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Monday, 19 December 2016

Conversations with a hitchhiker and a three year old

We saw her at the side of the road, she was maybe in her fifties, I'd say. Didn't seem like a mass murderer, she had a kind face. We instantly both agreed we should give her a lift.

Neither of us had ever picked up a hitchhiker so in my head I was thinking just act normal, there's nothing weird about this. So that's what we did, and started making small talk. How often did she hitchhike? Very often, she loved it, loved meeting nice people, and so on and so forth.

But it wasn't long before Charlie got involved, he was fascinated by this stranger on the back seat and was determined not to ignore the burning questions so he went straight for the jugular.

"Why's that woman got a sign?" He said, pointing at her sign.

"It's a sign for Bristol."

"Why you got that?"

"It's so that when someone sees it and they want to give me a lift they can stop and pick me up."

"Stop and pick me up," He whispered under his breath. That's what he does when computing complex equations or things adults say. It's his way of learning, whispering the last few words of a sentence.

"Are you a woman?"

"Yes, I am," Was the response. And the interrogation went a bit like that.

We found out she was very spiritual and believed in absolute kindness and good being something that will defeat any evil. She lived in Glastonbury and was part of a spiritual group called the Cathars, and she thinks there are only 110 of them in the world. I found out that the closest religion to theirs was Buddhism.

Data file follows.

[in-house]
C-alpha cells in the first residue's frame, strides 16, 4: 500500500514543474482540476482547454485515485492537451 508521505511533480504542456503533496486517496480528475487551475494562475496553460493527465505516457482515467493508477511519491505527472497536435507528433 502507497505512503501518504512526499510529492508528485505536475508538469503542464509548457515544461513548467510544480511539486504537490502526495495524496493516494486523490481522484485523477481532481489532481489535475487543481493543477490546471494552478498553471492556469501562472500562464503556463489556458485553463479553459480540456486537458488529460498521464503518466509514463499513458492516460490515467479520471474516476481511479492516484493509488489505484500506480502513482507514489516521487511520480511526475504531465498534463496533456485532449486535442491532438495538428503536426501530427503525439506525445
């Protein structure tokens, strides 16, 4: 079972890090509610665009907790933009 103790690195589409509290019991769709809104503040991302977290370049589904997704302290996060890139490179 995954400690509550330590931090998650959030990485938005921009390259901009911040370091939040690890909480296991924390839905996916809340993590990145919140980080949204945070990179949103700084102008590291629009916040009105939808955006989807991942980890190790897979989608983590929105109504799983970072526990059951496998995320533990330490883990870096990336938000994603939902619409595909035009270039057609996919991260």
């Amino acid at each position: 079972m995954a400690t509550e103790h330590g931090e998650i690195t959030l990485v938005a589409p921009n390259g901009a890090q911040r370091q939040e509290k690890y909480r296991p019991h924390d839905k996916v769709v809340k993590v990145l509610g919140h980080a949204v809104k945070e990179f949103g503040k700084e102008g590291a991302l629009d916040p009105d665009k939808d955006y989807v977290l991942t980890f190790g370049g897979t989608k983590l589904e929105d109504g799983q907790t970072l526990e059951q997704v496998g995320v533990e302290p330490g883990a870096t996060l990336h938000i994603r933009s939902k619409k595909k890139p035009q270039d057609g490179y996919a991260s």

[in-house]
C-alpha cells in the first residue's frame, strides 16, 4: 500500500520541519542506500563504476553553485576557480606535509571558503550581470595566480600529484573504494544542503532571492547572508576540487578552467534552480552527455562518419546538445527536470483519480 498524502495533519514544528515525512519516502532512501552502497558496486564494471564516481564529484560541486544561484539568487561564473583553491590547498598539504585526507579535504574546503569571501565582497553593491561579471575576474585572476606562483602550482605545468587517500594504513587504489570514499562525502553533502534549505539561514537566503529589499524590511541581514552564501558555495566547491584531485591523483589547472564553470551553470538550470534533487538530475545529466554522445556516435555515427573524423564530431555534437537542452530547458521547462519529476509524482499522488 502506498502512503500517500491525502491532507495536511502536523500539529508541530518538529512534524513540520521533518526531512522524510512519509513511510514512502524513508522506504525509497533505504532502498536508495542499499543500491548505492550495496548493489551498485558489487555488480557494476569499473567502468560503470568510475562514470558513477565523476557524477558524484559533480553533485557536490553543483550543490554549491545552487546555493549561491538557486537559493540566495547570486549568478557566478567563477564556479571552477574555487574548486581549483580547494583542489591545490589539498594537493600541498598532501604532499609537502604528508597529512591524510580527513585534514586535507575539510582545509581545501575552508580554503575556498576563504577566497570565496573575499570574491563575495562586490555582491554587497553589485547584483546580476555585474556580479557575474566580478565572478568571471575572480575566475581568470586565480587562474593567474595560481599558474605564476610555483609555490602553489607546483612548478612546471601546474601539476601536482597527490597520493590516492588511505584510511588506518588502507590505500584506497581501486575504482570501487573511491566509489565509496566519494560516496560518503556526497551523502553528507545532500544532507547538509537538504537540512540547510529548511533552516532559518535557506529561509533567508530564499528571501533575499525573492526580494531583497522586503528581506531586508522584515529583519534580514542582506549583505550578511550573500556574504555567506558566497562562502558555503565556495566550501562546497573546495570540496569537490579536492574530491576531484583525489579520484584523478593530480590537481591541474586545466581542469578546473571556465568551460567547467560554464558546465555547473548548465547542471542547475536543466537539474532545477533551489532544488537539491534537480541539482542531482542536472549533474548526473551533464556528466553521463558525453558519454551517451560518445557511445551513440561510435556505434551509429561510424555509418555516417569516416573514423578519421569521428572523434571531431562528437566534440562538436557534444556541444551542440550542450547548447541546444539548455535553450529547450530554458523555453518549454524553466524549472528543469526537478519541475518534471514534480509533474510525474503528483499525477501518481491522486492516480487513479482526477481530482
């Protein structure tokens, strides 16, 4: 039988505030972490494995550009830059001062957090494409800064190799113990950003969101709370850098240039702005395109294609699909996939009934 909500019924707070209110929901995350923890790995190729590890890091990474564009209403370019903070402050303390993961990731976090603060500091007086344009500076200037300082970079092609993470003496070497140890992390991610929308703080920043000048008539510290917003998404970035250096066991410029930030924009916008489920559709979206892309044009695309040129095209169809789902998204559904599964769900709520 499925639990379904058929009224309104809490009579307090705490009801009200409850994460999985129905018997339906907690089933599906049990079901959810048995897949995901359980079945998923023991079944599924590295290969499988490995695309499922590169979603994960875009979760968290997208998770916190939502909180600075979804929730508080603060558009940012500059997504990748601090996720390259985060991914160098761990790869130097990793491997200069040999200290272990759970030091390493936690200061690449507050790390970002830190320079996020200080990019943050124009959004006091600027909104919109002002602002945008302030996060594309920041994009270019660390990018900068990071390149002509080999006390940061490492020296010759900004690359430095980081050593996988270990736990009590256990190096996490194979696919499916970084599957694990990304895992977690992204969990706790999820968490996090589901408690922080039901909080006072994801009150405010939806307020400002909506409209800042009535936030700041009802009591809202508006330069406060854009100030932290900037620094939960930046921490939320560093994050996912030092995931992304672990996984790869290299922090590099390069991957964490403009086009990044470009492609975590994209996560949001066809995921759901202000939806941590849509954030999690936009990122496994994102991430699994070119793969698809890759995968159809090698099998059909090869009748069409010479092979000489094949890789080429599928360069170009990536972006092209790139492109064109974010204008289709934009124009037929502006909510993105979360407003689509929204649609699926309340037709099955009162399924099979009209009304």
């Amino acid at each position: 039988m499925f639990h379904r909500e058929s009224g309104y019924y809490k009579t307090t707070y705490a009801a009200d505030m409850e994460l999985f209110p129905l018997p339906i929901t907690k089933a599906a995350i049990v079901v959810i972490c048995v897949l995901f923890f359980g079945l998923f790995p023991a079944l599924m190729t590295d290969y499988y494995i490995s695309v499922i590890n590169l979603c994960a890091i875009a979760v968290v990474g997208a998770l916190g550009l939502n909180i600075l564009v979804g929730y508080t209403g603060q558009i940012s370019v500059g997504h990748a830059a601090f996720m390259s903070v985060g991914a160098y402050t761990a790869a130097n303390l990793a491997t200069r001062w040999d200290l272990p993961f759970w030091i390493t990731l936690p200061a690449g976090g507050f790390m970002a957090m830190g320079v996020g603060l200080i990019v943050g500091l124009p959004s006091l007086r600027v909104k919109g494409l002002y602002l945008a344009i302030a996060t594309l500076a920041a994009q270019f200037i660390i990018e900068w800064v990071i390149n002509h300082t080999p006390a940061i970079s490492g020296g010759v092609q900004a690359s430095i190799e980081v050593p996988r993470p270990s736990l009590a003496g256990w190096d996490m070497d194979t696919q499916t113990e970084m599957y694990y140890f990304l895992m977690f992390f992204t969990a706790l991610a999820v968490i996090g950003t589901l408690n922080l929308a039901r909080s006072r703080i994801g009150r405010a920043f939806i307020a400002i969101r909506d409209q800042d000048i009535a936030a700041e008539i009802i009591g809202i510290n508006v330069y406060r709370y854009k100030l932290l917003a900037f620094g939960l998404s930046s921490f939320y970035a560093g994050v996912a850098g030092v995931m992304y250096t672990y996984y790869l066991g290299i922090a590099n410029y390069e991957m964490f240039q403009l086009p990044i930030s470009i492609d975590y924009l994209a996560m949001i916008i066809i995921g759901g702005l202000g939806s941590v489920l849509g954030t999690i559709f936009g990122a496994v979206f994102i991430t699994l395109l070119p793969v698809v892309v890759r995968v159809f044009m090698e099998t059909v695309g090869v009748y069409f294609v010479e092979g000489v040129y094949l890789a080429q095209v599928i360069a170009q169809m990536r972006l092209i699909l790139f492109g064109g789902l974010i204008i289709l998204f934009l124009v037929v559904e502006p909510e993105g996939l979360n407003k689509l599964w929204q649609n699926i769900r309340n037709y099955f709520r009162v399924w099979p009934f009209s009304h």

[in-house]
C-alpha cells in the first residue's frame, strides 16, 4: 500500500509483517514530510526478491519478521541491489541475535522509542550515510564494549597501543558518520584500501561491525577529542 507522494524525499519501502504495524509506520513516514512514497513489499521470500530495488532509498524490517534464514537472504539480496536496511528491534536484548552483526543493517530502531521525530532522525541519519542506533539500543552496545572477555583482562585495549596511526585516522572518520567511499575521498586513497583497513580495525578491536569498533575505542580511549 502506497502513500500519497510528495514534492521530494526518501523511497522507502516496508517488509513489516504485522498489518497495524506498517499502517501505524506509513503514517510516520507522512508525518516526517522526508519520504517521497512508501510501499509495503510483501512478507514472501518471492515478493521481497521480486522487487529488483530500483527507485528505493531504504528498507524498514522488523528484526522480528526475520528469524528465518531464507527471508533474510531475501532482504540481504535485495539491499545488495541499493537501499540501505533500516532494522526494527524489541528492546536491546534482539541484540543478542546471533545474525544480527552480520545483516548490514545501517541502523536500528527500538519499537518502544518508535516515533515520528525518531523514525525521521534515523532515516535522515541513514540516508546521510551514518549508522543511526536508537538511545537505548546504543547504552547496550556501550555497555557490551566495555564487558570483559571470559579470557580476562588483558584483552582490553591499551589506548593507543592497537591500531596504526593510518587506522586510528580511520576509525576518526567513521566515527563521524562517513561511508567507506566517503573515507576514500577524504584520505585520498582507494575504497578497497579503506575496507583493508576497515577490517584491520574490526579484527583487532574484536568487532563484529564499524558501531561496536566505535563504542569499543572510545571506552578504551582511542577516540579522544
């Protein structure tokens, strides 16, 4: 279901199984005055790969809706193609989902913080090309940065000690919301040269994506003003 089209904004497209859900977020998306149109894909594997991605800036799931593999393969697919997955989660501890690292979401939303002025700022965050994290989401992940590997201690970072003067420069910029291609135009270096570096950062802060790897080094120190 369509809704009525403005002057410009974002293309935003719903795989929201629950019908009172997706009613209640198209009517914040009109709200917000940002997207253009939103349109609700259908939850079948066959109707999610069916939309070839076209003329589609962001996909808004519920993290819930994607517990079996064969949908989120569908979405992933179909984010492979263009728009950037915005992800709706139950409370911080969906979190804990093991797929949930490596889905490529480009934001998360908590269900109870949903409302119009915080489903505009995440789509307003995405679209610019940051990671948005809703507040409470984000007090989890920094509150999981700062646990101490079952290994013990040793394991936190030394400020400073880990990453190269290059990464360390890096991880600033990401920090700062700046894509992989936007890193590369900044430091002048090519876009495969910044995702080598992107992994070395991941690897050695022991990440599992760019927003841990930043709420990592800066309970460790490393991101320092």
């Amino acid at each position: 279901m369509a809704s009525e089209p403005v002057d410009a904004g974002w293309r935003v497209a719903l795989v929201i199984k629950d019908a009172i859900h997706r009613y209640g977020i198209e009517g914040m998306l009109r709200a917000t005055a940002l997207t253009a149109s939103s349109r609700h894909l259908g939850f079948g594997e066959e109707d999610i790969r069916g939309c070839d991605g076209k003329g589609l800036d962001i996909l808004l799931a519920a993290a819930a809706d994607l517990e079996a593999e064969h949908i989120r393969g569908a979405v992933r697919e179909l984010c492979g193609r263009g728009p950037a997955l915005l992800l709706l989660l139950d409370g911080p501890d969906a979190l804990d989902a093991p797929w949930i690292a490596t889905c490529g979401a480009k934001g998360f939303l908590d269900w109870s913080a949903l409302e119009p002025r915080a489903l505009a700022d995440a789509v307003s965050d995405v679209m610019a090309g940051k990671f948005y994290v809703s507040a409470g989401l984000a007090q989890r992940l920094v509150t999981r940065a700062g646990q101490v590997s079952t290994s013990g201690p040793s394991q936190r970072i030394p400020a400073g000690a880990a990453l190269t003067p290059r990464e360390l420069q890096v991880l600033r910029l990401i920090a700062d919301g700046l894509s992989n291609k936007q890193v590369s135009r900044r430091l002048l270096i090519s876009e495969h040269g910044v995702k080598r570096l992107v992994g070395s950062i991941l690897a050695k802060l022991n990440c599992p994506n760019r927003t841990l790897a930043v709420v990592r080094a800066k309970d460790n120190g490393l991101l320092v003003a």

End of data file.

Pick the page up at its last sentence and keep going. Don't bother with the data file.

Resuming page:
But naturally, the boy in the back kept interrupting. He couldn't help himself!

"What's that woman gonna do when we get to Bristol?"

"I don't know. I haven't really got a plan." She said.

The two were extremely interested in each other and he took great pleasure in learning an important new word, hitchhiker. She told him a story about how she hadn't realised her sign was upside down once, so people must have wondered where Lotsirb was.

Meanwhile, she was looking at him with adoration like he was the human embodiment of everything she believed in, spiritually. Innocence, goodness and purity. He had the whole package that day, confidently identifying a New Holland tractor one minute and singing Twinkle Twinkle Little Star in his sweetest voice the next.

We weren't sure what to do when we got to Bristol, as she didn't know who she would meet, where she would go, or what she would do. What are you supposed to do with that info, as a taxi driver?

In the end I suggested maybe Charlie should decide where we dropped her off and she agreed that would be a good idea.

"Let's drop the lady off at the zoo, and then we will go and see the animals."

So that's what happened. We waved goodbye and wished each other a merry Christmas while this lovely lady wandered off to I-don't-know-where.

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